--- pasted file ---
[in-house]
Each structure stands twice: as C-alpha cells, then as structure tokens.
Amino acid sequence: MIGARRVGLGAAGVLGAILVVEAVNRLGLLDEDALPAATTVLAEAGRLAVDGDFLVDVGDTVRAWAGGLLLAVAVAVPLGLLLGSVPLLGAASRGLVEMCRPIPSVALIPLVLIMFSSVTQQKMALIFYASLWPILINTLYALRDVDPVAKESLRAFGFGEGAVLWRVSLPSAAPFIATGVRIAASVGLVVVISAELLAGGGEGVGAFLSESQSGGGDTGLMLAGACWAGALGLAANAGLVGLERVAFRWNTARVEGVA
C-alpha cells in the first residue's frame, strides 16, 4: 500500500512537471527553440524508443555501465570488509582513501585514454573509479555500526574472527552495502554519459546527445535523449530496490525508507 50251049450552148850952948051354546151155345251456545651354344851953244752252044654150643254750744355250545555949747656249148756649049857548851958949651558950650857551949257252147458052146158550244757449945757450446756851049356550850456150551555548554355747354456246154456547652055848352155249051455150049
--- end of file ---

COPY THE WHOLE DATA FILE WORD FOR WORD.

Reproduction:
[in-house]
Each structure stands twice: as C-alpha cells, then as structure tokens.
Amino acid sequence: MIGARRVGLGAAGVLGAILVVEAVNRLGLLDEDALPAATTVLAEAGRLAVDGDFLVDVGDTVRAWAGGLLLAVAVAVPLGLLLGSVPLLGAASRGLVEMCRPIPSVALIPLVLIMFSSVTQQKMALIFYASLWPILINTLYALRDVDPVAKESLRAFGFGEGAVLWRVSLPSAAPFIATGVRIAASVGLVVVISAELLAGGGEGVGAFLSESQSGGGDTGLMLAGACWAGALGLAANAGLVGLERVAFRWNTARVEGVA
C-alpha cells in the first residue's frame, strides 16, 4: 500500500512537471527553440524508443555501465570488509582513501585514454573509479555500526574472527552495502554519459546527445535523449530496490525508507 50251049450552148850952948051354546151155345251456545651354344851953244752252044654150643254750744355250545555949747656249148756649049857548851958949651558950650857551949257252147458052146158550244757449945757450446756851049356550850456150551555548554355747354456246154456547652055848352155249051455150049